Review of Vox Humana
From George Elliott Clarke , Halifax Chronicle-Herald - Sunday, March 3, 2013

CLARKE: New Nova Scotia Poetry

E. Alex Pierce is a Nova Scotia poet who published her first verse collection, Vox Humana (Brick, $19), in 2011. She is devoted to the arts — music, theatre, and photography. In her writing, she likes to revise canonical texts, according them a feminist edge.

Thus, her Ophelia keeps a journal, and writes of Amleth (Hamlet), “Black, he was so black. And I / could not stop near him. He / took, cut up my dress. … / Wasps / undressed me, laid me / down. It was a bramble thorn / that punctured every wound.”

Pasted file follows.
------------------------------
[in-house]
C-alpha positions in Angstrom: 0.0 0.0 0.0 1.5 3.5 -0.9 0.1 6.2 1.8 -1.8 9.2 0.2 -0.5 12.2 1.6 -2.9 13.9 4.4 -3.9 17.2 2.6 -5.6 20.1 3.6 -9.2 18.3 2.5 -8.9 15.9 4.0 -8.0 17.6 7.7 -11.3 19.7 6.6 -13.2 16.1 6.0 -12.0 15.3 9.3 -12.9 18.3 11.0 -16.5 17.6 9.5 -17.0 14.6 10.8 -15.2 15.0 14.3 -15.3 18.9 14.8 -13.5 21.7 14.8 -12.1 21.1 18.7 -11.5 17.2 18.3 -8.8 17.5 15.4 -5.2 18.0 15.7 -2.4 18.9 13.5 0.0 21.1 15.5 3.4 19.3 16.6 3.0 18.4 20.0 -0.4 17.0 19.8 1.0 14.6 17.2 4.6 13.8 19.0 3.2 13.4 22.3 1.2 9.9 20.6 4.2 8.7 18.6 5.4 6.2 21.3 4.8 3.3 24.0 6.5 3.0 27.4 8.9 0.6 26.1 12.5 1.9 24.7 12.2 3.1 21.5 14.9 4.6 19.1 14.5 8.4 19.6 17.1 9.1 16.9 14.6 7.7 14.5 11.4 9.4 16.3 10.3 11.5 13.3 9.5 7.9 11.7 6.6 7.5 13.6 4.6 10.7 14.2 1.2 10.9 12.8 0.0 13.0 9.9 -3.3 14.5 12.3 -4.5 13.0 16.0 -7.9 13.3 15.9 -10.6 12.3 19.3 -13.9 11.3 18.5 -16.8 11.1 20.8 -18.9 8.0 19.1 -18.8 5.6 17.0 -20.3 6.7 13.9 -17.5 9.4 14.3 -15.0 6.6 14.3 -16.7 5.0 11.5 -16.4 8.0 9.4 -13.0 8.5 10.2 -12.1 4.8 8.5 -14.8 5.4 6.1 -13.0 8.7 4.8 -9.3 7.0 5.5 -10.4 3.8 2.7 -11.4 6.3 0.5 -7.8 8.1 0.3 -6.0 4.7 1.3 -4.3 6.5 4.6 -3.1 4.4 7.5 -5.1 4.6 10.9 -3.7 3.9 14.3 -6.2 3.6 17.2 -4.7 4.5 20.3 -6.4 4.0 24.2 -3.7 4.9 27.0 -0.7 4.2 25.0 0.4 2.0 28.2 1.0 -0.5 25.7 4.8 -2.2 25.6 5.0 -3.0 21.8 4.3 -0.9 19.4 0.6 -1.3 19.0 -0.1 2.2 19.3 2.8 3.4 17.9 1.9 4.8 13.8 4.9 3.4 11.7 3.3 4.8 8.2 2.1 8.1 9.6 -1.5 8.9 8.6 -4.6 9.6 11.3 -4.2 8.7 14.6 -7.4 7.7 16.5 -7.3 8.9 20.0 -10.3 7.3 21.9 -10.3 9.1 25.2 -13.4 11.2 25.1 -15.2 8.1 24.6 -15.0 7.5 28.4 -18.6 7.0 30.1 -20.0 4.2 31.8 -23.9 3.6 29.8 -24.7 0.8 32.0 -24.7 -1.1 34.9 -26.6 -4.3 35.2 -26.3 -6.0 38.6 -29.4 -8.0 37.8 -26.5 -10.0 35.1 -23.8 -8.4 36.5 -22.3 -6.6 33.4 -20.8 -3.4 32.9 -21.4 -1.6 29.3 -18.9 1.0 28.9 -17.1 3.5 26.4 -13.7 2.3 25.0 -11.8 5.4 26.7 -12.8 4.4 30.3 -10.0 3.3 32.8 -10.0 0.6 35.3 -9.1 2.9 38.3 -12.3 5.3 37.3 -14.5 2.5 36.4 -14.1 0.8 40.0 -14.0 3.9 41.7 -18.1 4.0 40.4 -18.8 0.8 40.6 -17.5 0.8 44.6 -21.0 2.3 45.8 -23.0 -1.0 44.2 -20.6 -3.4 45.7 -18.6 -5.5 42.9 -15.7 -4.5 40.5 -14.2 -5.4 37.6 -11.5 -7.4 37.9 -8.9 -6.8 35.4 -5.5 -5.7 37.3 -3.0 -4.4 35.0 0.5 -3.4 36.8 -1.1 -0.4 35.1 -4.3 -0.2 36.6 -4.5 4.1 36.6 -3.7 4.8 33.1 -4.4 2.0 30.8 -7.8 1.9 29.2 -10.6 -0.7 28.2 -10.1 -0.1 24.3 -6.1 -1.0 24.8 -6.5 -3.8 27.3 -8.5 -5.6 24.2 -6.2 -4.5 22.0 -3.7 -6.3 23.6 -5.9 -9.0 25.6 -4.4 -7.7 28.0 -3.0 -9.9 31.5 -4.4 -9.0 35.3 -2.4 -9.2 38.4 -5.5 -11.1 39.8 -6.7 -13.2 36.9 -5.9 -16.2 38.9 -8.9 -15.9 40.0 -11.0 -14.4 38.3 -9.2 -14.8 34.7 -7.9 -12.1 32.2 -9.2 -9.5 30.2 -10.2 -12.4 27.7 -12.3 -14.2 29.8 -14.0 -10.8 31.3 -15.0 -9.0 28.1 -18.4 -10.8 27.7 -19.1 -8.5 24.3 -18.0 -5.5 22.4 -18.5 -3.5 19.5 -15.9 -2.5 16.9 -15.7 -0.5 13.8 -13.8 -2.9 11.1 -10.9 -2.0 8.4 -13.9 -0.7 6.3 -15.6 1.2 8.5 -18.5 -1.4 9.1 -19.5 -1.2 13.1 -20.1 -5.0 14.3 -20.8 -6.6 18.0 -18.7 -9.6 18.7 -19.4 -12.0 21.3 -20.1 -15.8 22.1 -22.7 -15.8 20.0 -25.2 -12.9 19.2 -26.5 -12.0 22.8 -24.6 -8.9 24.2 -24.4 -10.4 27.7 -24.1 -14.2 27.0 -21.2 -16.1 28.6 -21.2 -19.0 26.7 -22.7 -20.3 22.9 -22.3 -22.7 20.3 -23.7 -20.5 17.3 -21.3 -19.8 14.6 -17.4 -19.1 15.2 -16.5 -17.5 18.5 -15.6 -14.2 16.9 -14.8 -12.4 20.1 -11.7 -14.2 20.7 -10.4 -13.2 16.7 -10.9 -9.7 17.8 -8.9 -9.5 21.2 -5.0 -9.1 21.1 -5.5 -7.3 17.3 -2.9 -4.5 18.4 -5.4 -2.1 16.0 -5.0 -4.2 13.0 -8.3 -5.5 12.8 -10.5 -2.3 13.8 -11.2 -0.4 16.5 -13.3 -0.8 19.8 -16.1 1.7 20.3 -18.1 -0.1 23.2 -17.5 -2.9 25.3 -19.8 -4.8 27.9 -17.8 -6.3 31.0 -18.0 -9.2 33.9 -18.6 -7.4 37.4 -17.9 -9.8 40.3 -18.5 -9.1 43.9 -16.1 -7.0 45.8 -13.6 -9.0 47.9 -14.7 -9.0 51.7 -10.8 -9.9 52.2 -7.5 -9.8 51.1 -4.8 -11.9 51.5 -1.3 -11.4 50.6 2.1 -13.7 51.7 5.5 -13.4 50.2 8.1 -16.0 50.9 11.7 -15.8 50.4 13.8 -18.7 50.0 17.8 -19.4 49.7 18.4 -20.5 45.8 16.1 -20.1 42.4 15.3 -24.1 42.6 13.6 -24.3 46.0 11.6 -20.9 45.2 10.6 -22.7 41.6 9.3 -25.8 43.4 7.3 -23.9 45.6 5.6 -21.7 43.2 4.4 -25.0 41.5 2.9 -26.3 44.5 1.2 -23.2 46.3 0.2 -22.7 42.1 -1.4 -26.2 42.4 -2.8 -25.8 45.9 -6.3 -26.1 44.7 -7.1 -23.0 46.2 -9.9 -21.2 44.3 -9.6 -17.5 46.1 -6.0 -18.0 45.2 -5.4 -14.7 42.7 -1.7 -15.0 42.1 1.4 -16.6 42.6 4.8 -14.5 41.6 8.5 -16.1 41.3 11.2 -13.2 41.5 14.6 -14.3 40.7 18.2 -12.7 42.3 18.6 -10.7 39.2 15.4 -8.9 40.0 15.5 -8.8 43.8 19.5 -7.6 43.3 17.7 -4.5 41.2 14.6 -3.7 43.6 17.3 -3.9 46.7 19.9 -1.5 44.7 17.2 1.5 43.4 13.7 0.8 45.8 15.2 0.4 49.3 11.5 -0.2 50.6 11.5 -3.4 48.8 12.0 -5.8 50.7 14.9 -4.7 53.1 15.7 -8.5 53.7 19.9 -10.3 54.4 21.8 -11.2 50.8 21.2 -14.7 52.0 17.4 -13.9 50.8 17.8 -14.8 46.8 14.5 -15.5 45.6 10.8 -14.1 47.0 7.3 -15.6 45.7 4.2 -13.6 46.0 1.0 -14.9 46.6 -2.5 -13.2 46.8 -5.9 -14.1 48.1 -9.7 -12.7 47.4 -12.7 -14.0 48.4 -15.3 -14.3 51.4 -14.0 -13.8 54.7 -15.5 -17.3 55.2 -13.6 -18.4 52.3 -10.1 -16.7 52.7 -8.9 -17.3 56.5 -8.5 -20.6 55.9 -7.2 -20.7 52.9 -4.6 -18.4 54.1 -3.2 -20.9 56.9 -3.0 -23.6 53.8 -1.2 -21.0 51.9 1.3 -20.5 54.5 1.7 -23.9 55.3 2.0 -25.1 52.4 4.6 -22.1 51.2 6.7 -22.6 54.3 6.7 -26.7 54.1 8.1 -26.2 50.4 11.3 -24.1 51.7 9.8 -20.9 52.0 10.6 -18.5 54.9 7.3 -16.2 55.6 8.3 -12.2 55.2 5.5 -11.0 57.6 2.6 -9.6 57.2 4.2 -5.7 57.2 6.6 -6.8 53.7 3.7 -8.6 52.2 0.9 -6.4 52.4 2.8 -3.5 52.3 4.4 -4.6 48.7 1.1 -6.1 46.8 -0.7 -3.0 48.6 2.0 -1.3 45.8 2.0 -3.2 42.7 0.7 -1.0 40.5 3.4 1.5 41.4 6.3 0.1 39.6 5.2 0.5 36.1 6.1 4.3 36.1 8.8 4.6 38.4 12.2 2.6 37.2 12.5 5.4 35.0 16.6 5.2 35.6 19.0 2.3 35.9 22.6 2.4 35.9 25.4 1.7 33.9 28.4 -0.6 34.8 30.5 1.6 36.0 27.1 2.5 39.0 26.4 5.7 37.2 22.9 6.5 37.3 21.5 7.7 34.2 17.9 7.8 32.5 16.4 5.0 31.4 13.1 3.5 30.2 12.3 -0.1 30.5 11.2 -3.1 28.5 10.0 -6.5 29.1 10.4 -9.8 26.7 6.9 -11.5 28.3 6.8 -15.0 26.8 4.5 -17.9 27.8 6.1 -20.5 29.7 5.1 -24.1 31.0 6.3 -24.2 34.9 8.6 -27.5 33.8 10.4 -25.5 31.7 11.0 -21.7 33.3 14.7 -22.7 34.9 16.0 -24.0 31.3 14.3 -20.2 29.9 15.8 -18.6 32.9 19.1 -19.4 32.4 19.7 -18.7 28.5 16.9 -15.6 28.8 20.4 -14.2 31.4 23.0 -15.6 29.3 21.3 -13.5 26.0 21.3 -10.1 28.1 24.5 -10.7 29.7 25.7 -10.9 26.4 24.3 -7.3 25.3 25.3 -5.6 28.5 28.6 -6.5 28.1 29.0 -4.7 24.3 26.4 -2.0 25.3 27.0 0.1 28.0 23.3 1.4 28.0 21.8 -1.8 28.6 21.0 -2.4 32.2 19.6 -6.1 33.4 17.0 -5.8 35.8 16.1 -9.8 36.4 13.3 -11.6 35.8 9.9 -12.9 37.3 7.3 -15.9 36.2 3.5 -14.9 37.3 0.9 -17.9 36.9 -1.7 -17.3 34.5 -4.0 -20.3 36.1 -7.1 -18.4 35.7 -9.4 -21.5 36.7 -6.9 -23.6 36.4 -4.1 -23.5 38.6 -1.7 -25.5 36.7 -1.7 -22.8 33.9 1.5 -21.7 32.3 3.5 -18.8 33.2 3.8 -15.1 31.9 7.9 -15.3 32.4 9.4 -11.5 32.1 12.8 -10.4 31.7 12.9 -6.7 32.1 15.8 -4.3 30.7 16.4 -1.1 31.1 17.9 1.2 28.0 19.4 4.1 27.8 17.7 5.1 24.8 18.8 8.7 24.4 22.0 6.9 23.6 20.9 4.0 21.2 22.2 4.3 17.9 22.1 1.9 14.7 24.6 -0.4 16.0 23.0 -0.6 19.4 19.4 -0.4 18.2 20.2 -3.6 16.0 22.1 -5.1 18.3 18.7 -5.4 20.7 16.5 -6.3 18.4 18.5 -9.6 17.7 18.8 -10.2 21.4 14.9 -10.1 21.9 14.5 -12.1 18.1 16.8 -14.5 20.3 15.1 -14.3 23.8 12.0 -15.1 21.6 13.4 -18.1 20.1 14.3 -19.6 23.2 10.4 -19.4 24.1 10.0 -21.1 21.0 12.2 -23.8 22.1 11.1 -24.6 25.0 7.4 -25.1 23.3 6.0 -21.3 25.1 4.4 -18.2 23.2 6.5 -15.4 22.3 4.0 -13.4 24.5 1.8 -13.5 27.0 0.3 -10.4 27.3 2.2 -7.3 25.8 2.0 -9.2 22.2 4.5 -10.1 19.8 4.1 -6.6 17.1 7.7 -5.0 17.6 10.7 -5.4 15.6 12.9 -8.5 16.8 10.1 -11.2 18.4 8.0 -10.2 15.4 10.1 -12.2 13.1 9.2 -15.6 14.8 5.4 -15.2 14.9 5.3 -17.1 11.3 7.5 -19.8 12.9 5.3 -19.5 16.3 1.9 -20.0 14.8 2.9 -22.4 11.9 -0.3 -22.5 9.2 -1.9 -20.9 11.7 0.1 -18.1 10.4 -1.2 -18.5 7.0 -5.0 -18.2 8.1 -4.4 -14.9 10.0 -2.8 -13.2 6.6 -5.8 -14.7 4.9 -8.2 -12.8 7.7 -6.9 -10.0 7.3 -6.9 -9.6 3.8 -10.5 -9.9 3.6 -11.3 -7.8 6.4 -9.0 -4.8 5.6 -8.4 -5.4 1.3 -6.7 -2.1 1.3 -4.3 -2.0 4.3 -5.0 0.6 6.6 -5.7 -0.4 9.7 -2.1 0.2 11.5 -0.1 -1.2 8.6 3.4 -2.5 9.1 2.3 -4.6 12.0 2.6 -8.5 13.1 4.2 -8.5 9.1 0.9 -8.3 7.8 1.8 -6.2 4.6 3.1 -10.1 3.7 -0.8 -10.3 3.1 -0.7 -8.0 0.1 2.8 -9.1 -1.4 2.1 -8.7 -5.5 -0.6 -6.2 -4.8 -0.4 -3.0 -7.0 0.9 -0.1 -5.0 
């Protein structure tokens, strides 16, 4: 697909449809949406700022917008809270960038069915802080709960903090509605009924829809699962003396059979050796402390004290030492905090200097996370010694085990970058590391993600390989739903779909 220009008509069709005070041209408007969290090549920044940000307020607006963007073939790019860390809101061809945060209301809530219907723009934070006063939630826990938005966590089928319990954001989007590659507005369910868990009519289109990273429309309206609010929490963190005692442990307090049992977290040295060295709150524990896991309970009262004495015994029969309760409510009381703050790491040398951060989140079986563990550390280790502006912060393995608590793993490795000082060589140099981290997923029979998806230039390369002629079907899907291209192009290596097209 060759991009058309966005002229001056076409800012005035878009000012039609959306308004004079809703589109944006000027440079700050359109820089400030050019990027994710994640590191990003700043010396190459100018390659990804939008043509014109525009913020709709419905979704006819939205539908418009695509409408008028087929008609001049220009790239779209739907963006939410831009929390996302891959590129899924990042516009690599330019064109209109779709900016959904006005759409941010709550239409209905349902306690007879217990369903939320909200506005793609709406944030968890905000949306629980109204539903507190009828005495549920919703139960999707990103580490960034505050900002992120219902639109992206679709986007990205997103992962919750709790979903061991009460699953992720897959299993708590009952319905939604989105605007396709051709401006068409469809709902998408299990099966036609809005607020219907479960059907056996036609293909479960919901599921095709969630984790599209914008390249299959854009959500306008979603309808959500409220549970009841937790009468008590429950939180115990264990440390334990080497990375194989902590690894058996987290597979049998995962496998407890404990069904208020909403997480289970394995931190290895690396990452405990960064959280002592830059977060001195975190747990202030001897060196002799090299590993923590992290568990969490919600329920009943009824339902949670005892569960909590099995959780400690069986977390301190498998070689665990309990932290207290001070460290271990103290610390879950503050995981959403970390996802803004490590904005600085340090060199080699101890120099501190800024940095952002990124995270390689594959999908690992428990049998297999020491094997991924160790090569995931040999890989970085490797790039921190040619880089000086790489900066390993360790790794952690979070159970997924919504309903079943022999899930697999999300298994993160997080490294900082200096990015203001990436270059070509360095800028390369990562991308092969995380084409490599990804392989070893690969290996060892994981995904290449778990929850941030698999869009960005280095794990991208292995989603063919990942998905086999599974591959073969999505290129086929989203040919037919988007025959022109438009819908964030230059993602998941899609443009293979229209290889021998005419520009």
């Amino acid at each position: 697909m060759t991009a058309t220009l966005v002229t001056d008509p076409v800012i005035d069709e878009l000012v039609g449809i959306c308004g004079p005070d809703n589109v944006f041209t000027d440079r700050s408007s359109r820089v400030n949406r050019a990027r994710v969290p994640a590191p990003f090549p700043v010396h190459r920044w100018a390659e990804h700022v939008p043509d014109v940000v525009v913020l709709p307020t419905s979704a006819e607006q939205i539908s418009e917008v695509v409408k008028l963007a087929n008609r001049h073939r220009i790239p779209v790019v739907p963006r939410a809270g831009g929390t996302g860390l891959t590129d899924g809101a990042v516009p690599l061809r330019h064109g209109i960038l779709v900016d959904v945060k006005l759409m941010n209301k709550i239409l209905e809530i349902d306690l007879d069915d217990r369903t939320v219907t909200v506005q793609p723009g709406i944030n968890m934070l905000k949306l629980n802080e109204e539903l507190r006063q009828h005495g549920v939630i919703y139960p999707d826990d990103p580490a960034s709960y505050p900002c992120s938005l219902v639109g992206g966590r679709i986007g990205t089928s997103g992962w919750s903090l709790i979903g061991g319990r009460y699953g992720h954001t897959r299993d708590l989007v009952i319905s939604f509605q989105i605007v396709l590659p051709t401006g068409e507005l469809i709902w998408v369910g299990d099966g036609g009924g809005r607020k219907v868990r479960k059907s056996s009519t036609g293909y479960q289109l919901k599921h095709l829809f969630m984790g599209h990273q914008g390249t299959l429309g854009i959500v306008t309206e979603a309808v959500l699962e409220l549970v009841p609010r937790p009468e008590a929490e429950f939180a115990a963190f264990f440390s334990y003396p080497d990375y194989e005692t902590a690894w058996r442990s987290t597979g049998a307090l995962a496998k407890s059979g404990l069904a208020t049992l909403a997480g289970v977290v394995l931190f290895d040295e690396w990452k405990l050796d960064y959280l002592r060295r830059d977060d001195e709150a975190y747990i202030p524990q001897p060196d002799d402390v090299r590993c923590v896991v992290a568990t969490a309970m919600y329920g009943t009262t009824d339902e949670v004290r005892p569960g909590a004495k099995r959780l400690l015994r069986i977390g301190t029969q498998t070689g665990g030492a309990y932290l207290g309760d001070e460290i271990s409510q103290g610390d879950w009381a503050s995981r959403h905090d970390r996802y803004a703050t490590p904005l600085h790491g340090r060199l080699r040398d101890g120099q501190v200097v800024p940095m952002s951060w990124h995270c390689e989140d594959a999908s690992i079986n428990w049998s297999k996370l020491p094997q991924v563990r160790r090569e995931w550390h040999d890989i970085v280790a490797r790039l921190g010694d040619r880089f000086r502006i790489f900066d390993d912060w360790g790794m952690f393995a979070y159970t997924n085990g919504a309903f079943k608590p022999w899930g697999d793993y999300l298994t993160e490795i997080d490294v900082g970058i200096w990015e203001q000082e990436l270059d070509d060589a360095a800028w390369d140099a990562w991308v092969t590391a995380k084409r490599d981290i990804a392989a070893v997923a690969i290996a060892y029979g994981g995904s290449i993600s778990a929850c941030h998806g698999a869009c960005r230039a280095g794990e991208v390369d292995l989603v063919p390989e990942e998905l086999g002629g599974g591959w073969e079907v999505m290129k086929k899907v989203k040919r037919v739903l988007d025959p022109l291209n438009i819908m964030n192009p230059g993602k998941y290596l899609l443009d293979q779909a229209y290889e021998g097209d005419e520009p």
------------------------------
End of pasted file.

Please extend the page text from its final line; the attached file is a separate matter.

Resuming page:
Pierce’s approach recalls that of the late British author Angela Carter and her rewrites of fairy tales and adult literature to revivify their heroines, to give them their own authentic voices.

Thus, Pierce’s version of Puccini’s Cio-Cio San is no simple suicide. Instead, “Her sword has come for you.”

One of the strongest poems in this fine debut is My Jerusalem, a love poem with all the ferocity of Eros. But the tender lyrics are welcome too: “When I said I, I lost him. He — / offering the halved, tinged pear / against my mouth.”

George Elliott Clarke is a professor of literature at the University of Toronto.

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